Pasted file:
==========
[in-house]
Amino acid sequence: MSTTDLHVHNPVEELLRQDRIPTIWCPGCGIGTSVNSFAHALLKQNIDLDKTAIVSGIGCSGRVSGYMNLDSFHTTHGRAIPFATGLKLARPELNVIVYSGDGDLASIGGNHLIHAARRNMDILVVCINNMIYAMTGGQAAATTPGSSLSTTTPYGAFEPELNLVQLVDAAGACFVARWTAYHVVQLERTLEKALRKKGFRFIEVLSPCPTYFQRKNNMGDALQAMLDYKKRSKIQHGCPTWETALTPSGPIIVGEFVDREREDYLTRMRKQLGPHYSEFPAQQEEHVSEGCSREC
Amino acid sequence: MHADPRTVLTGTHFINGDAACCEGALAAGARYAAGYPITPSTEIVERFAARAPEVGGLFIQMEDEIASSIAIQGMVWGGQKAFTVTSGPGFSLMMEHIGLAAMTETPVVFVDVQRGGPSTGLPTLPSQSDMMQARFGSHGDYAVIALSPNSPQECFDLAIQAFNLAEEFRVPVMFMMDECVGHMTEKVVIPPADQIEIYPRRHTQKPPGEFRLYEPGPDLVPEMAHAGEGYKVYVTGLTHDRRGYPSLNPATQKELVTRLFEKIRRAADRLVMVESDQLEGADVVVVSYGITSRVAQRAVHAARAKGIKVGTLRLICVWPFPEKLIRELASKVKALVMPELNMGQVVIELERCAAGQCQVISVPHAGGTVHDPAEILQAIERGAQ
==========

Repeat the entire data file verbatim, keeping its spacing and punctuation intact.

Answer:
[in-house]
Amino acid sequence: MSTTDLHVHNPVEELLRQDRIPTIWCPGCGIGTSVNSFAHALLKQNIDLDKTAIVSGIGCSGRVSGYMNLDSFHTTHGRAIPFATGLKLARPELNVIVYSGDGDLASIGGNHLIHAARRNMDILVVCINNMIYAMTGGQAAATTPGSSLSTTTPYGAFEPELNLVQLVDAAGACFVARWTAYHVVQLERTLEKALRKKGFRFIEVLSPCPTYFQRKNNMGDALQAMLDYKKRSKIQHGCPTWETALTPSGPIIVGEFVDREREDYLTRMRKQLGPHYSEFPAQQEEHVSEGCSREC
Amino acid sequence: MHADPRTVLTGTHFINGDAACCEGALAAGARYAAGYPITPSTEIVERFAARAPEVGGLFIQMEDEIASSIAIQGMVWGGQKAFTVTSGPGFSLMMEHIGLAAMTETPVVFVDVQRGGPSTGLPTLPSQSDMMQARFGSHGDYAVIALSPNSPQECFDLAIQAFNLAEEFRVPVMFMMDECVGHMTEKVVIPPADQIEIYPRRHTQKPPGEFRLYEPGPDLVPEMAHAGEGYKVYVTGLTHDRRGYPSLNPATQKELVTRLFEKIRRAADRLVMVESDQLEGADVVVVSYGITSRVAQRAVHAARAKGIKVGTLRLICVWPFPEKLIRELASKVKALVMPELNMGQVVIELERCAAGQCQVISVPHAGGTVHDPAEILQAIERGAQ